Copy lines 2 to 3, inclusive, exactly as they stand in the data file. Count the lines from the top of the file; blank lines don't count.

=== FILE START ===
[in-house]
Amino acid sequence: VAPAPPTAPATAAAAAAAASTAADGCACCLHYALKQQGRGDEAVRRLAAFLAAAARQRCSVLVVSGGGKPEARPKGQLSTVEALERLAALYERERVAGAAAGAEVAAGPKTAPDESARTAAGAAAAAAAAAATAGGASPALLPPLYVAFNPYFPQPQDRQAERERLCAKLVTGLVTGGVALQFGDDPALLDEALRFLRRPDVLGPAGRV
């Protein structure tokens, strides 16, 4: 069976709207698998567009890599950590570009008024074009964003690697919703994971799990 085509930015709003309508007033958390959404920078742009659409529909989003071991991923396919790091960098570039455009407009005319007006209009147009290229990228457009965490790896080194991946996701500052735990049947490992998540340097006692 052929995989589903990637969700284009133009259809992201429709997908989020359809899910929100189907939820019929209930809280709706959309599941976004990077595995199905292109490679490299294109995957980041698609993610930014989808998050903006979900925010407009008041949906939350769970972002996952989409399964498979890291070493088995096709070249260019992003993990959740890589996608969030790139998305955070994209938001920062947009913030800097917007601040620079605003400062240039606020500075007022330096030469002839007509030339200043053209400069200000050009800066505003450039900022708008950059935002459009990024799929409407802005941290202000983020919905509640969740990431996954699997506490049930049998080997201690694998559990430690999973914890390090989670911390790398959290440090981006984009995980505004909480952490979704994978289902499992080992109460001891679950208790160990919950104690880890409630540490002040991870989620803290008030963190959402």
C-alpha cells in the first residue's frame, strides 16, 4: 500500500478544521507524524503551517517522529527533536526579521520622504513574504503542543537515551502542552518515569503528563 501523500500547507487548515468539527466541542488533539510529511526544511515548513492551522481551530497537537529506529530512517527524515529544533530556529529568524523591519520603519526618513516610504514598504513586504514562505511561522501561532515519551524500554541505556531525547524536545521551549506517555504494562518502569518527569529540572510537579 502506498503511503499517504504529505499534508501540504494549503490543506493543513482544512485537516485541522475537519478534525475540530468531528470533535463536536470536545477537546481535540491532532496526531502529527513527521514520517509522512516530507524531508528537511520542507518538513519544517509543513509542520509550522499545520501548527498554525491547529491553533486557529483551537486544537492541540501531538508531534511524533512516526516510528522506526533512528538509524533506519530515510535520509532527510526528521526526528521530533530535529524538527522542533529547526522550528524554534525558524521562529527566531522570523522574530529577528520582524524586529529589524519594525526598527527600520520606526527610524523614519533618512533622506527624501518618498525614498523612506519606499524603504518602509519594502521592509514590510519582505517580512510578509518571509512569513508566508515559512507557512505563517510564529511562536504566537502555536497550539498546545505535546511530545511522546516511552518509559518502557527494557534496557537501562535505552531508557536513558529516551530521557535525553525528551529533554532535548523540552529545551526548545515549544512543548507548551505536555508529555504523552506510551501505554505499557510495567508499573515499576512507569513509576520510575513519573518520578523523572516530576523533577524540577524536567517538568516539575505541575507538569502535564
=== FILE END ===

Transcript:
Amino acid sequence: VAPAPPTAPATAAAAAAAASTAADGCACCLHYALKQQGRGDEAVRRLAAFLAAAARQRCSVLVVSGGGKPEARPKGQLSTVEALERLAALYERERVAGAAAGAEVAAGPKTAPDESARTAAGAAAAAAAAAATAGGASPALLPPLYVAFNPYFPQPQDRQAERERLCAKLVTGLVTGGVALQFGDDPALLDEALRFLRRPDVLGPAGRV
């Protein structure tokens, strides 16, 4: 069976709207698998567009890599950590570009008024074009964003690697919703994971799990 085509930015709003309508007033958390959404920078742009659409529909989003071991991923396919790091960098570039455009407009005319007006209009147009290229990228457009965490790896080194991946996701500052735990049947490992998540340097006692 052929995989589903990637969700284009133009259809992201429709997908989020359809899910929100189907939820019929209930809280709706959309599941976004990077595995199905292109490679490299294109995957980041698609993610930014989808998050903006979900925010407009008041949906939350769970972002996952989409399964498979890291070493088995096709070249260019992003993990959740890589996608969030790139998305955070994209938001920062947009913030800097917007601040620079605003400062240039606020500075007022330096030469002839007509030339200043053209400069200000050009800066505003450039900022708008950059935002459009990024799929409407802005941290202000983020919905509640969740990431996954699997506490049930049998080997201690694998559990430690999973914890390090989670911390790398959290440090981006984009995980505004909480952490979704994978289902499992080992109460001891679950208790160990919950104690880890409630540490002040991870989620803290008030963190959402």